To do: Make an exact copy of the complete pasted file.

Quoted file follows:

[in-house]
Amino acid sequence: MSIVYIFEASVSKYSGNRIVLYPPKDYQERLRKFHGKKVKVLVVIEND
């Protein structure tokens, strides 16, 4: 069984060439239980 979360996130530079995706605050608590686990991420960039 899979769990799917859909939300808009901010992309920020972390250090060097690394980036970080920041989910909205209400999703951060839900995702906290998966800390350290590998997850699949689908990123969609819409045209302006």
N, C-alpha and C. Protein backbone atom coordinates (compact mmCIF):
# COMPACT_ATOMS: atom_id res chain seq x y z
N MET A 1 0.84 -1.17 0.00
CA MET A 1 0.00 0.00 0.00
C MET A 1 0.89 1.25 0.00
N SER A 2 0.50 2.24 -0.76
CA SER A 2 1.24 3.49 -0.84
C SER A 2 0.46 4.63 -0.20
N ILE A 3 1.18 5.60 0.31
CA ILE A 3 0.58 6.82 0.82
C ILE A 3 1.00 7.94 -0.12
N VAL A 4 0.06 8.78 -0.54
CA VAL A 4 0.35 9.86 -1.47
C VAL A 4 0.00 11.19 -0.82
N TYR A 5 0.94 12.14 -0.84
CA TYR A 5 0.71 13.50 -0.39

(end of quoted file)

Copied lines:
[in-house]
Amino acid sequence: MSIVYIFEASVSKYSGNRIVLYPPKDYQERLRKFHGKKVKVLVVIEND
């Protein structure tokens, strides 16, 4: 069984060439239980 979360996130530079995706605050608590686990991420960039 899979769990799917859909939300808009901010992309920020972390250090060097690394980036970080920041989910909205209400999703951060839900995702906290998966800390350290590998997850699949689908990123969609819409045209302006």
N, C-alpha and C. Protein backbone atom coordinates (compact mmCIF):
# COMPACT_ATOMS: atom_id res chain seq x y z
N MET A 1 0.84 -1.17 0.00
CA MET A 1 0.00 0.00 0.00
C MET A 1 0.89 1.25 0.00
N SER A 2 0.50 2.24 -0.76
CA SER A 2 1.24 3.49 -0.84
C SER A 2 0.46 4.63 -0.20
N ILE A 3 1.18 5.60 0.31
CA ILE A 3 0.58 6.82 0.82
C ILE A 3 1.00 7.94 -0.12
N VAL A 4 0.06 8.78 -0.54
CA VAL A 4 0.35 9.86 -1.47
C VAL A 4 0.00 11.19 -0.82
N TYR A 5 0.94 12.14 -0.84
CA TYR A 5 0.71 13.50 -0.39